Grand Rapids Police Chief finalists answer questions from the public, one responds to fatal shooting incident
GRAND RAPIDS, MI – Police-community relations, funding, transparency, accountability, reform, the racial makeup of the police force and an increase in crime were among the common topics community members asked for on Wednesday January 19 to the final three candidates for the position of Grand Rapids Police Chief.
One of the candidates began by responding to reports that he shot a man while on duty as an officer in 1997. The shooting was ruled accidental.
The just over two hour question-and-answer style town hall saw the candidates given around 35 minutes each to introduce themselves and, for the most part, answer questions from the audience in person and online.
The finalists are Battle Creek Police Chief Jim Blocker, Chicago Police Commander Eric Winstrom and retired Milwaukee Police Inspector Jutiki Jackson. One will replace Grand Rapids Police Chief Eric Payne.
The selection of the next chief will ultimately be decided by City Manager Mark Washington, but he said he was considering input from community and city staff. He said he would announce his decision on the next police chief in the coming weeks.
About 40 people attended the forum in person, and much of Wednesday’s conversation focused on how the next chief would lead a department that works with the community rather than operating at odds with it. For officers who wrongfully harm residents, the candidates spoke of accountability.
Candidates also talked about increasing community outreach efforts. All three candidates expressed support for creating resources, including mental health co-response models, that would ease the burden on the police department and help address fundamental issues that officers are not trained to address.
At the top of his introduction, Jackson addressed some of the controversy surrounding a fatal incident during his career.
In 1997, Jackson fatally shot James Rey Guerrero after fleeing a traffic stop, according to a Chicago Tribune report.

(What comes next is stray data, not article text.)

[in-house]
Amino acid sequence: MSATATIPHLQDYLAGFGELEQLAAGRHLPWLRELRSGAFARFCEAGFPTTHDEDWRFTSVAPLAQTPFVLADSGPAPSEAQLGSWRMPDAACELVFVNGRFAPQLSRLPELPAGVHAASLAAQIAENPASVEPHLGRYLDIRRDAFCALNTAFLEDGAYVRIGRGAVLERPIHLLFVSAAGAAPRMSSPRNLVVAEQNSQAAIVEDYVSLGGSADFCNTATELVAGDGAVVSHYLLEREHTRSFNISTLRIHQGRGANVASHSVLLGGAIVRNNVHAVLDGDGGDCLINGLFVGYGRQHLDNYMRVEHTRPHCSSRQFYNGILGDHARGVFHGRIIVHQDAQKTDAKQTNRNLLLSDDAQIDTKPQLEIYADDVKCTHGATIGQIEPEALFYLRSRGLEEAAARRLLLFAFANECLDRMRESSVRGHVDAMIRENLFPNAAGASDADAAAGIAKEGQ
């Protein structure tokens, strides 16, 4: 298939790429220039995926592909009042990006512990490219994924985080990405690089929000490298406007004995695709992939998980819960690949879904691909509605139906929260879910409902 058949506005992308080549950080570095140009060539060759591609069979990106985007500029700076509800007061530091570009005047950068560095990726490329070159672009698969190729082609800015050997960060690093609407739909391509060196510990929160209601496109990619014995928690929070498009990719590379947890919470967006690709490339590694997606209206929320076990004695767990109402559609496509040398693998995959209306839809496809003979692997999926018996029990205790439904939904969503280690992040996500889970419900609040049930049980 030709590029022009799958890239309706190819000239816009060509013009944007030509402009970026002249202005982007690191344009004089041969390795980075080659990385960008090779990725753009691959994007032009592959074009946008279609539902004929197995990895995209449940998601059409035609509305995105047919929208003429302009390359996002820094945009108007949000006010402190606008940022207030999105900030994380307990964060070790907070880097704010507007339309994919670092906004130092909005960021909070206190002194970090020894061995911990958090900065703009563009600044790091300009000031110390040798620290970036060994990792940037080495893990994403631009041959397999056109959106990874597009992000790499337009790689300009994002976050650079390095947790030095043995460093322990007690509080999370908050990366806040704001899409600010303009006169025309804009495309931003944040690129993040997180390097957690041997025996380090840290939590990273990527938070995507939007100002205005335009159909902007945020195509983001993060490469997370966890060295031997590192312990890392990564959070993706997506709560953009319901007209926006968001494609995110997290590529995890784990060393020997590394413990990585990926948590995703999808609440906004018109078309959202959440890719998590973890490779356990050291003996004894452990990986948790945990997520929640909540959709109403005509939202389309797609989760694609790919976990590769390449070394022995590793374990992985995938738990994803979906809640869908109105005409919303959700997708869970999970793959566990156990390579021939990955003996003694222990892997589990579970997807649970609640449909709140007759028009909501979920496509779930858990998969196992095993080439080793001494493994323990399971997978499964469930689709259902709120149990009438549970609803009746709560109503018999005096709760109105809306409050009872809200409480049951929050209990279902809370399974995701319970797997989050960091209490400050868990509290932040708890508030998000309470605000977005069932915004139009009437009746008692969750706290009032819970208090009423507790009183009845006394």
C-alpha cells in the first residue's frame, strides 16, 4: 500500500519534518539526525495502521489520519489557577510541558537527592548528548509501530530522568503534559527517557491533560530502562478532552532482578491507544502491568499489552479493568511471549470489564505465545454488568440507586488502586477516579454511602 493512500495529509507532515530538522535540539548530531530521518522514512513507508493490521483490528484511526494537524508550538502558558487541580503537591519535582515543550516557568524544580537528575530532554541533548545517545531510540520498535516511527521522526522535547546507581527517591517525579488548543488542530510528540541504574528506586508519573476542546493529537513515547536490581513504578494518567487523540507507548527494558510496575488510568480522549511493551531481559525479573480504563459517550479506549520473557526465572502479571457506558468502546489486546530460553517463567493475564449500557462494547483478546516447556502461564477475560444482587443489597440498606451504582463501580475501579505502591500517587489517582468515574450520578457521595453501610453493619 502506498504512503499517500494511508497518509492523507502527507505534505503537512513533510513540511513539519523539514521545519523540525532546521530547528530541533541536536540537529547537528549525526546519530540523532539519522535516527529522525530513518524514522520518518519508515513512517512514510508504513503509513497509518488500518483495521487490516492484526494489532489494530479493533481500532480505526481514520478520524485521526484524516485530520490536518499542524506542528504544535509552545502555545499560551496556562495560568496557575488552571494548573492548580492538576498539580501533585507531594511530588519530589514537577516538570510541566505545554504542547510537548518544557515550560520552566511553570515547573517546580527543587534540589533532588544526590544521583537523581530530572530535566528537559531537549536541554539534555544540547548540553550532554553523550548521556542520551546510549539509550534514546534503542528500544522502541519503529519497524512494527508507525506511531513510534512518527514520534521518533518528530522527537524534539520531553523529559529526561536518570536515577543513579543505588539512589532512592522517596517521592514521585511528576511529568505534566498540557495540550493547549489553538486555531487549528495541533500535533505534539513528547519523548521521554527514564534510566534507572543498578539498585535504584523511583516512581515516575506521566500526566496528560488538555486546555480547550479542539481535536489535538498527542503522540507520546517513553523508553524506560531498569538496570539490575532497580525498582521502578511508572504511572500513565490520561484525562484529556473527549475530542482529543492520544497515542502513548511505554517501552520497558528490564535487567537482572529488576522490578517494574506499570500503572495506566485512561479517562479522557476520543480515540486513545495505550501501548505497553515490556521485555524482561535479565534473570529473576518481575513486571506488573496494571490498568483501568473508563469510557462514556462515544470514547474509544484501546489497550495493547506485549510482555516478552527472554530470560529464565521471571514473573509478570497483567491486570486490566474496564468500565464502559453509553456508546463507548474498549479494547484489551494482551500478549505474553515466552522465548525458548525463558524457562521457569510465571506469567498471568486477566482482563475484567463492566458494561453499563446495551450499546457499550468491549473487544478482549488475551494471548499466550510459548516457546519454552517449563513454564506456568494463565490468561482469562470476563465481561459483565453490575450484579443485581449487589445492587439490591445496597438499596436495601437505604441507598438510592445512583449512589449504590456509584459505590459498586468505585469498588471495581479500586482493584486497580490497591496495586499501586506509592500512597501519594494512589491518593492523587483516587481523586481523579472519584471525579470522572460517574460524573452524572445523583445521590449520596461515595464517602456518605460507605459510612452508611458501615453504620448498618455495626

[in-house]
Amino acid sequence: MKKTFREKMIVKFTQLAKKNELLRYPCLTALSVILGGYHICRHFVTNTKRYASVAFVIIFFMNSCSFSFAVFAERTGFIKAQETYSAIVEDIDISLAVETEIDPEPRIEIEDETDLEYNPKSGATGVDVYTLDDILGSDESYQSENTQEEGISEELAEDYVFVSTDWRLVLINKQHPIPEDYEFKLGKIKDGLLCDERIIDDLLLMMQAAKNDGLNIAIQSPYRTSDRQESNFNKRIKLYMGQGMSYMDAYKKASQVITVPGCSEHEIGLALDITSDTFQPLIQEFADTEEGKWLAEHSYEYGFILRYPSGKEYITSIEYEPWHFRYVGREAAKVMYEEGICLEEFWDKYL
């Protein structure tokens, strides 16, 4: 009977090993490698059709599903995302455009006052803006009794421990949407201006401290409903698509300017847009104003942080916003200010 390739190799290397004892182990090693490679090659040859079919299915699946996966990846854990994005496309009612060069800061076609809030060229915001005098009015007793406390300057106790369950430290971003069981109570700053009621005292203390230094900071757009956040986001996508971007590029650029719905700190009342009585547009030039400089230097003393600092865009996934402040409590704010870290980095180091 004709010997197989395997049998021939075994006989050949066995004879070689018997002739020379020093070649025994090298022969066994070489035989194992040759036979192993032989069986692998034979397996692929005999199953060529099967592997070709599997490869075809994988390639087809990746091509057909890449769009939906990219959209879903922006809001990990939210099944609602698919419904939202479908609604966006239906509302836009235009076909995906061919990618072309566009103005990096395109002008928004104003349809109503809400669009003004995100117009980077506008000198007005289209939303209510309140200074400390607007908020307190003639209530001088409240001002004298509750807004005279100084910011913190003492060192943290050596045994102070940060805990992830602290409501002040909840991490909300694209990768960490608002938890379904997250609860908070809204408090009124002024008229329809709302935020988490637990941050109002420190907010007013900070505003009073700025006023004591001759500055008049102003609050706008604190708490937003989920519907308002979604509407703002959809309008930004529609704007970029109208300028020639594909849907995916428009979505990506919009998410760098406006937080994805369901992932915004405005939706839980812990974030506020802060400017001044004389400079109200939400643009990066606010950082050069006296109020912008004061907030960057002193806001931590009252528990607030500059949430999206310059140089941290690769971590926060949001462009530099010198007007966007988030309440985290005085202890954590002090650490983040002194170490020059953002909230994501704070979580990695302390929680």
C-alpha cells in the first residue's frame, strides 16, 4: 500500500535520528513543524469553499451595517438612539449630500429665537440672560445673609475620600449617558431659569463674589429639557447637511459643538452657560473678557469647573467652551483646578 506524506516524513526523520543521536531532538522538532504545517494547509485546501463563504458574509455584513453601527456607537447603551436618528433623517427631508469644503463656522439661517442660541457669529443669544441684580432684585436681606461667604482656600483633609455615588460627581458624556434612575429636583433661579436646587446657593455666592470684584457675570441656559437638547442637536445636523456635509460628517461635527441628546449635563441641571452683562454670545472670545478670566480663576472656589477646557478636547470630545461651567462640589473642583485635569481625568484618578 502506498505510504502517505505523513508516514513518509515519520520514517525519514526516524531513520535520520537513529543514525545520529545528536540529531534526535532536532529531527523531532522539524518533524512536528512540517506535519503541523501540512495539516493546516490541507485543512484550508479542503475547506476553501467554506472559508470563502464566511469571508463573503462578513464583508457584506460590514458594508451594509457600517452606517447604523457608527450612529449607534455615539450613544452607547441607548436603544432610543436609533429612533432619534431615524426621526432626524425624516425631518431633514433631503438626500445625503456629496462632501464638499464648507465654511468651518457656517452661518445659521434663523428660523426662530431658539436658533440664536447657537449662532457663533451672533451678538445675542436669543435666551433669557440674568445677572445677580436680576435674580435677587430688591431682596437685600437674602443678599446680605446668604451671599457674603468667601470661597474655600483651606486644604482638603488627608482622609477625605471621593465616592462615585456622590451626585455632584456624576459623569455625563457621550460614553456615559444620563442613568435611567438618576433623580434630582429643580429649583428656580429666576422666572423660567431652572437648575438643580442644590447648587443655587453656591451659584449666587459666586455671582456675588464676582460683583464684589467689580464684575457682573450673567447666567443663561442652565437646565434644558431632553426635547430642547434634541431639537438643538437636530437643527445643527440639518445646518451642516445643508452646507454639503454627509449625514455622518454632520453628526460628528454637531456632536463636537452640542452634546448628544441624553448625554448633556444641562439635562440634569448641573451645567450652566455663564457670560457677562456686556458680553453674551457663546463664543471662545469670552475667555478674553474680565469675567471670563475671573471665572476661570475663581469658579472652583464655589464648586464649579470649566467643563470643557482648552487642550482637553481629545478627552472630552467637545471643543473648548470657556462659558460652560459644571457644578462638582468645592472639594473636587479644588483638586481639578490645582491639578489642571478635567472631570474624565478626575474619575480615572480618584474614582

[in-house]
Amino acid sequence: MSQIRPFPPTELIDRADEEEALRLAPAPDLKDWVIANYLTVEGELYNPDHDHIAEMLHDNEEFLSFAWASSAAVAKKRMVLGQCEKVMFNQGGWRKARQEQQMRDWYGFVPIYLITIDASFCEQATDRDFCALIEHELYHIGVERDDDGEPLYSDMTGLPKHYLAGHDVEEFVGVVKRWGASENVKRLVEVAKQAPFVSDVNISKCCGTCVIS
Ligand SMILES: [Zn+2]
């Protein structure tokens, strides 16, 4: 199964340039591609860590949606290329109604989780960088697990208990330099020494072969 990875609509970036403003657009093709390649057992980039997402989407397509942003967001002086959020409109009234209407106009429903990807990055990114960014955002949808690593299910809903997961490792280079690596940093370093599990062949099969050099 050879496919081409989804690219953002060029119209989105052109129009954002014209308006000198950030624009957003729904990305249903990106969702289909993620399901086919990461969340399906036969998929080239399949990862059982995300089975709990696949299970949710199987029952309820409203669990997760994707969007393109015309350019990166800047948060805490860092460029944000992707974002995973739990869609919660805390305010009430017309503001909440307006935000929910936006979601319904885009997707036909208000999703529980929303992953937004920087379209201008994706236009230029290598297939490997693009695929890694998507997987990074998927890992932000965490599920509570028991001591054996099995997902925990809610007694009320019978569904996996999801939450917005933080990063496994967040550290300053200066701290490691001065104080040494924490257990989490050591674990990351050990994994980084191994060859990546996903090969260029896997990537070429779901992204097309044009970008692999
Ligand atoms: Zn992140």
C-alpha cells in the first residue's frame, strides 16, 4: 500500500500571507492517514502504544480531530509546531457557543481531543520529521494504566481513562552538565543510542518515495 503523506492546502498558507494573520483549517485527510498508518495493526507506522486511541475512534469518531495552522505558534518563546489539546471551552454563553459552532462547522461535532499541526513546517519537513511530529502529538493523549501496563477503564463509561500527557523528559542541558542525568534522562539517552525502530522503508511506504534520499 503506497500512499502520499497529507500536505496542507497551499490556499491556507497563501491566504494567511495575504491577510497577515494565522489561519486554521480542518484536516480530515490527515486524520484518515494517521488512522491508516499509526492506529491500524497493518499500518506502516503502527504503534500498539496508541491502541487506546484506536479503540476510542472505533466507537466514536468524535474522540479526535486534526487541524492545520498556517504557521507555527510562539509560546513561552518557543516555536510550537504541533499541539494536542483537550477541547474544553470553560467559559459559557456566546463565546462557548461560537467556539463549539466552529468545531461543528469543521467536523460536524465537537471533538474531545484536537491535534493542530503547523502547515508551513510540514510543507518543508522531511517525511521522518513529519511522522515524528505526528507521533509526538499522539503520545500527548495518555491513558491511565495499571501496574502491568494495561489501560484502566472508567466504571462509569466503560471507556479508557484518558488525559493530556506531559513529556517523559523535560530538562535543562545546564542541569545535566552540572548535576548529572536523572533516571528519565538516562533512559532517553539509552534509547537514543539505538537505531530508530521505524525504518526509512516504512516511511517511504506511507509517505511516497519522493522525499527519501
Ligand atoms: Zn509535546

Jackson testified before an inquest jury that the shooting was accidental, saying his gun went off during a fight with Guerrero, according to the Chicago Tribune. Some witnesses said there was no struggle and that Guerrero was shot to the ground.
Jackson told the community on Wednesday that he believed Guerrero had a gun, so he drew his own. As Jackson closed in on him, he said Guerrero turned around and grabbed his arm and his gun, knocking them both to the ground and the gun discharging.
“One of the worst days, one of the worst experiences I’ve ever had,” he said. “It’s important to note that the District Attorney’s Office and the Police Department’s Internal Affairs Division conducted a thorough investigation and they both came to the same conclusion: that there was no wrongdoing. from me.
“Extremely, extremely terrible incident that happened. Men and women join the police department to save lives, to help people, to get involved in the community, to solve community problems – c That was my goal. Unfortunately, the shooting happened, and it’s something I think about and it’s been with me – for 24 years.
The inquest jury ultimately concluded that the shooting was accidental and that Jackson should not be criminally charged. The Milwaukee County District Attorney’s Office accepted their findings.
The Milwaukee County District Attorney’s Office denied a request from MLive/The Grand Rapids Press for the inquest jury’s records and documents, saying they are exempt from disclosure under the public records laws of the United States. State. MLive/The Grand Rapids Press has submitted a public record request for the police report and other investigative materials, including the Internal Affairs report.
City officials said they were aware of the incident and it was ruled accidental. They said that doesn’t hamper Jackson’s 27-year career in law enforcement, which has been “widely praised for his community-based approach to policing.”
Kent County Commissioner Robert Womack, who represents part of the southeast side of the city, asked in light of the incident and Grand Rapids NAACP President Cle Jackson did not support Jackson. for the job because of it, if he was the right candidate at the right time. for the city.